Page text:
This is likely because the Poverty Level Guidelines are completely unrealistic in terms of sustainability of household and family. On the lower end (1 person per family) the poverty level is $10,210 per year. On the upper end (8 people per family) the poverty level is $34,570 per year. How exactly is a family of eight people supposed to survive on a little more than $34,570 per year?

The White House press release does not put into context it’s claim about children in families making 300% of the Federal poverty level because it does not specify what family size they are referring to and family size is a HUGE factor in this determination. Pretty much all of the arguments made in this press release are invalid because of this ridiculously low Federal poverty level. However, take into consideration that they are talking about 300% of the poverty level. Does this mean that they should be able to afford health care on top of “vital” expenses?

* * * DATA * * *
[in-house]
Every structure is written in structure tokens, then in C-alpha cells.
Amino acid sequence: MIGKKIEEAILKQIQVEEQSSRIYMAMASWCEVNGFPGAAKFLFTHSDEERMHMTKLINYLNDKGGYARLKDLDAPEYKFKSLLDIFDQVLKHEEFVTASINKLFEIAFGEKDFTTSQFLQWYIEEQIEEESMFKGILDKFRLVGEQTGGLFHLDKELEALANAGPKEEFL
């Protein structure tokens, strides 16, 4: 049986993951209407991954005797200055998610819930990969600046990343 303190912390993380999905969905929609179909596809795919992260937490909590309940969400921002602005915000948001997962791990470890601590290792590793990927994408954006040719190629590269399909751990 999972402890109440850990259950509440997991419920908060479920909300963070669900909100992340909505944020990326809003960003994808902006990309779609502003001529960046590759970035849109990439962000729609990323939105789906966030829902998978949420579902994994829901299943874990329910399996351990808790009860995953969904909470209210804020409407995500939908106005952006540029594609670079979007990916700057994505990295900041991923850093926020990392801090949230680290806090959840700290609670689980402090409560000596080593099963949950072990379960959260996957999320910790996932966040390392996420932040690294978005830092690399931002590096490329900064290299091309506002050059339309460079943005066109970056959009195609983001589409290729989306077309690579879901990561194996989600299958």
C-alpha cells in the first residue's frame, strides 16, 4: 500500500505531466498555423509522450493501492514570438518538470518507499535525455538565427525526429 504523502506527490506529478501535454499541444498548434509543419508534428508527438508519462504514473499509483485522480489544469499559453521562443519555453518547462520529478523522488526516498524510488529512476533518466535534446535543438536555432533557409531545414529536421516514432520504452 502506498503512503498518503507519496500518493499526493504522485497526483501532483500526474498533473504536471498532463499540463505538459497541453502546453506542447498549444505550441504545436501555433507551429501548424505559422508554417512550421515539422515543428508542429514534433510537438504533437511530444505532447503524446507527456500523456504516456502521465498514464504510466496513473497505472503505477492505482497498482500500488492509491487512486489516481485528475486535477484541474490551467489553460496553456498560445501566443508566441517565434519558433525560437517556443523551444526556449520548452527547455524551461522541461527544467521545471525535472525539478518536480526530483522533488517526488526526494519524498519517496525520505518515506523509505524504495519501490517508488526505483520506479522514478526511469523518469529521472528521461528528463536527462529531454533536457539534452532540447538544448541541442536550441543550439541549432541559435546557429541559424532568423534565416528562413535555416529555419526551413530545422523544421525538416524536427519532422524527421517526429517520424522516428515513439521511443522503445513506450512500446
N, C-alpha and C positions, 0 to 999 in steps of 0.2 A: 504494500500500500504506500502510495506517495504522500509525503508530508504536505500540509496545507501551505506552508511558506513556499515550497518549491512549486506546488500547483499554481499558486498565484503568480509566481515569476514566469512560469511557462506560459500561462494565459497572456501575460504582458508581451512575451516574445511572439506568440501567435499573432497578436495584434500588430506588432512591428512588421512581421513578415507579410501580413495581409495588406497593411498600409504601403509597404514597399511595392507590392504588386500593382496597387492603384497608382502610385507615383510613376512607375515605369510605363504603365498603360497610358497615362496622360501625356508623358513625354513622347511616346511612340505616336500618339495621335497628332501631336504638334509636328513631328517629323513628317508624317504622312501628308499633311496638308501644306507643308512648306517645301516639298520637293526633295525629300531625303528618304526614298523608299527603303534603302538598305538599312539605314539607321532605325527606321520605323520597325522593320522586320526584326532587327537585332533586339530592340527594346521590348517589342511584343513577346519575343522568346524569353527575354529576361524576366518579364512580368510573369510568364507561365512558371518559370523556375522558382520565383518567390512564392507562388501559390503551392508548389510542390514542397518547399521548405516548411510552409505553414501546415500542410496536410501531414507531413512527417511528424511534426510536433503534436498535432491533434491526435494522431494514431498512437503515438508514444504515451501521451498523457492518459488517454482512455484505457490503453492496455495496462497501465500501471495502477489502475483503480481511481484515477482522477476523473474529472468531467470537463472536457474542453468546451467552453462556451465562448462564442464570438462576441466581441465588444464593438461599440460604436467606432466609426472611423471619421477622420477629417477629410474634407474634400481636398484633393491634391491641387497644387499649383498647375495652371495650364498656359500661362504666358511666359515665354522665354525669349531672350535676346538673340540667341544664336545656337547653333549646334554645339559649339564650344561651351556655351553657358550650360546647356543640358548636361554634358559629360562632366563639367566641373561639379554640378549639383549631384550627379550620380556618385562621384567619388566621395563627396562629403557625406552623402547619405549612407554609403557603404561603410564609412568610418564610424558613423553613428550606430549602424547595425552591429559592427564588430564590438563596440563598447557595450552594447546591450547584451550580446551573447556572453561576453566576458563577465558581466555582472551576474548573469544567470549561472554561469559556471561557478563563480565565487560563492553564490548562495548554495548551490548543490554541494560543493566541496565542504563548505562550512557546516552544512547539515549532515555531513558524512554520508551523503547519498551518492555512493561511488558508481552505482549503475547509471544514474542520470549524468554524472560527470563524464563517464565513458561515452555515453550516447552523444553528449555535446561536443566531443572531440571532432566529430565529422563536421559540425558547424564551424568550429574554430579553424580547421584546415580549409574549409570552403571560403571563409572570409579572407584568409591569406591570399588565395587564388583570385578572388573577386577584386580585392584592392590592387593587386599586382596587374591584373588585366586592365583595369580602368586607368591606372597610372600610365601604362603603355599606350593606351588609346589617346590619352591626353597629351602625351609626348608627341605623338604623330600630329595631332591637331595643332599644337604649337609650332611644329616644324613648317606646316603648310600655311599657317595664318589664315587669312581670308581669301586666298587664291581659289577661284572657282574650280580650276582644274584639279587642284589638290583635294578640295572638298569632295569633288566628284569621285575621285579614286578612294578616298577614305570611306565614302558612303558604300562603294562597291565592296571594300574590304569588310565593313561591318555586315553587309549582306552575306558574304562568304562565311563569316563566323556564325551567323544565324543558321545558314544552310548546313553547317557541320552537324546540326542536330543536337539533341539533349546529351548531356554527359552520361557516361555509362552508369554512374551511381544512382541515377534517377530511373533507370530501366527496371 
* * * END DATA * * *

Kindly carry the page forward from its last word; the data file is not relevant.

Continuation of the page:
I’m not saying the poverty guidelines should be raised or lowered, I’m just adding context to the White House’s “Just the Facts” press release…And of course adding a bit of my own opinion but I don’t care if you read my opinion or not. Read the release and poverty level worksheet and consider it for yourself.

October 23, 2007 Posted by | General Discourse, George W. Bush, Health Care, SCHIP, White House | , , , , , | Leave a comment

A Healthy GOP?